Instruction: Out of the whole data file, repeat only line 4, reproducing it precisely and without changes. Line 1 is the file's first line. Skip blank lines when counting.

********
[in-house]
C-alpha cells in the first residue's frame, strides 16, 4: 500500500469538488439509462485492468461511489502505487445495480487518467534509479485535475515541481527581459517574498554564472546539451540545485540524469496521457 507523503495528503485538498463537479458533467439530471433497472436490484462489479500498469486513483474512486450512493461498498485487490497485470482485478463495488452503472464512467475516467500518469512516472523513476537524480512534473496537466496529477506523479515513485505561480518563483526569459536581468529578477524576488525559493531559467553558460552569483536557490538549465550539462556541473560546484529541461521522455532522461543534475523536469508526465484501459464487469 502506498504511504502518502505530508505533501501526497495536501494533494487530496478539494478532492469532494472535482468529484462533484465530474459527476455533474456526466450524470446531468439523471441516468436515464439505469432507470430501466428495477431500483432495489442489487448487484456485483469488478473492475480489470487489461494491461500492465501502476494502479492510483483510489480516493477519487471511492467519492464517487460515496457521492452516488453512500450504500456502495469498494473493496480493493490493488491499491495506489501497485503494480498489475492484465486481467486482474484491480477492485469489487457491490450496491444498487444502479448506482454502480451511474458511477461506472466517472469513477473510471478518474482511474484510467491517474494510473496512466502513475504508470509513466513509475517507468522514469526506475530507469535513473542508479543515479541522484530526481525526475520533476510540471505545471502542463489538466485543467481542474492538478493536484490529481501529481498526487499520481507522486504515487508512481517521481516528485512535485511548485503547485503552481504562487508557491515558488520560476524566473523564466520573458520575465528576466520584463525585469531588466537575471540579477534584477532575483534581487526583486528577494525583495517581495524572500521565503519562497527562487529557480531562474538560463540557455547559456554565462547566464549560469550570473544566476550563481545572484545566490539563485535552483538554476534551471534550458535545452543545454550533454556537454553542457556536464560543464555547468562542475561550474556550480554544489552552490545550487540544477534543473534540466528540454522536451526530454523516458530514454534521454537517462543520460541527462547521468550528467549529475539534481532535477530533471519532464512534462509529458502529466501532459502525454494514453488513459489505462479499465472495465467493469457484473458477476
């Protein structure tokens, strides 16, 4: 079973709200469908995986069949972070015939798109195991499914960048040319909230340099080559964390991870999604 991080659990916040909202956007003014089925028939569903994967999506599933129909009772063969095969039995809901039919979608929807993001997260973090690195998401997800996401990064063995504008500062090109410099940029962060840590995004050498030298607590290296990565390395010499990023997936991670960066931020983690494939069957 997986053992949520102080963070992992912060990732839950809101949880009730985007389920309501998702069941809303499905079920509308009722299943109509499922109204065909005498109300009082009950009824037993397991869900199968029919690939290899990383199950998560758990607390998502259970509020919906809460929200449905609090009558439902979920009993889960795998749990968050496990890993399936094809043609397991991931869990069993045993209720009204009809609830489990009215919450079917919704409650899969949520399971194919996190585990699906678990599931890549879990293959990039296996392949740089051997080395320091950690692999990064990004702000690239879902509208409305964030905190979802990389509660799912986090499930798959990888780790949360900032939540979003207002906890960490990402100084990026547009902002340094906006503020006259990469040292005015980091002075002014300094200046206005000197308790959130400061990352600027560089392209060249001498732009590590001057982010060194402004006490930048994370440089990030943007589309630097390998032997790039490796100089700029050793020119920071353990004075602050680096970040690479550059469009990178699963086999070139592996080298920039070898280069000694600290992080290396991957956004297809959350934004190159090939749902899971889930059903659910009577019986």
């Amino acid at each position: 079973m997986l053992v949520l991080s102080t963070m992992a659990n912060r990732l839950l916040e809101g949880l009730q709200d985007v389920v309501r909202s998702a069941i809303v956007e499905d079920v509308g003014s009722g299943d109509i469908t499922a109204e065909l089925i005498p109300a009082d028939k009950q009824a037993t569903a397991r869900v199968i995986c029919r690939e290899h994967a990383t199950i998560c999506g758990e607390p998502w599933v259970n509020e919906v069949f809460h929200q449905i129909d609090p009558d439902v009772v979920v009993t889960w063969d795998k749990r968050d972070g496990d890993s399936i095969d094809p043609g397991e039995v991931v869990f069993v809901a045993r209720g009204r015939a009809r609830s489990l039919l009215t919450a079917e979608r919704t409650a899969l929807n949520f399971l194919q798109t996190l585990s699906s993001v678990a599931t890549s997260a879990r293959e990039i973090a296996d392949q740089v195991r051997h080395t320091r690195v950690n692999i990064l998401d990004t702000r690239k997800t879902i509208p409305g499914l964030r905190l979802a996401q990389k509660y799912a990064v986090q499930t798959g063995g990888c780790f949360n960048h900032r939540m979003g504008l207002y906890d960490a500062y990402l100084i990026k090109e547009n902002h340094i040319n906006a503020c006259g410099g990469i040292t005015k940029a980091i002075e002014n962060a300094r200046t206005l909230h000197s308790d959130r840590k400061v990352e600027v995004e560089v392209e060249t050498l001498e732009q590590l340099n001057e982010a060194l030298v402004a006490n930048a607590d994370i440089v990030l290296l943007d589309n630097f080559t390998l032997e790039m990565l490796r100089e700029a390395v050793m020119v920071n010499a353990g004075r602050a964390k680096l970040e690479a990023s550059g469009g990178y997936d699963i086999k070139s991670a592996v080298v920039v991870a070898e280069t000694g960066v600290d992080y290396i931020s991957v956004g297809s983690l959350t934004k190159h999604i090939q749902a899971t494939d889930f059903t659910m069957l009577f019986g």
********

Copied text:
């Amino acid at each position: 079973m997986l053992v949520l991080s102080t963070m992992a659990n912060r990732l839950l916040e809101g949880l009730q709200d985007v389920v309501r909202s998702a069941i809303v956007e499905d079920v509308g003014s009722g299943d109509i469908t499922a109204e065909l089925i005498p109300a009082d028939k009950q009824a037993t569903a397991r869900v199968i995986c029919r690939e290899h994967a990383t199950i998560c999506g758990e607390p998502w599933v259970n509020e919906v069949f809460h929200q449905i129909d609090p009558d439902v009772v979920v009993t889960w063969d795998k749990r968050d972070g496990d890993s399936i095969d094809p043609g397991e039995v991931v869990f069993v809901a045993r209720g009204r015939a009809r609830s489990l039919l009215t919450a079917e979608r919704t409650a899969l929807n949520f399971l194919q798109t996190l585990s699906s993001v678990a599931t890549s997260a879990r293959e990039i973090a296996d392949q740089v195991r051997h080395t320091r690195v950690n692999i990064l998401d990004t702000r690239k997800t879902i509208p409305g499914l964030r905190l979802a996401q990389k509660y799912a990064v986090q499930t798959g063995g990888c780790f949360n960048h900032r939540m979003g504008l207002y906890d960490a500062y990402l100084i990026k090109e547009n902002h340094i040319n906006a503020c006259g410099g990469i040292t005015k940029a980091i002075e002014n962060a300094r200046t206005l909230h000197s308790d959130r840590k400061v990352e600027v995004e560089v392209e060249t050498l001498e732009q590590l340099n001057e982010a060194l030298v402004a006490n930048a607590d994370i440089v990030l290296l943007d589309n630097f080559t390998l032997e790039m990565l490796r100089e700029a390395v050793m020119v920071n010499a353990g004075r602050a964390k680096l970040e690479a990023s550059g469009g990178y997936d699963i086999k070139s991670a592996v080298v920039v991870a070898e280069t000694g960066v600290d992080y290396i931020s991957v956004g297809s983690l959350t934004k190159h999604i090939q749902a899971t494939d889930f059903t659910m069957l009577f019986g």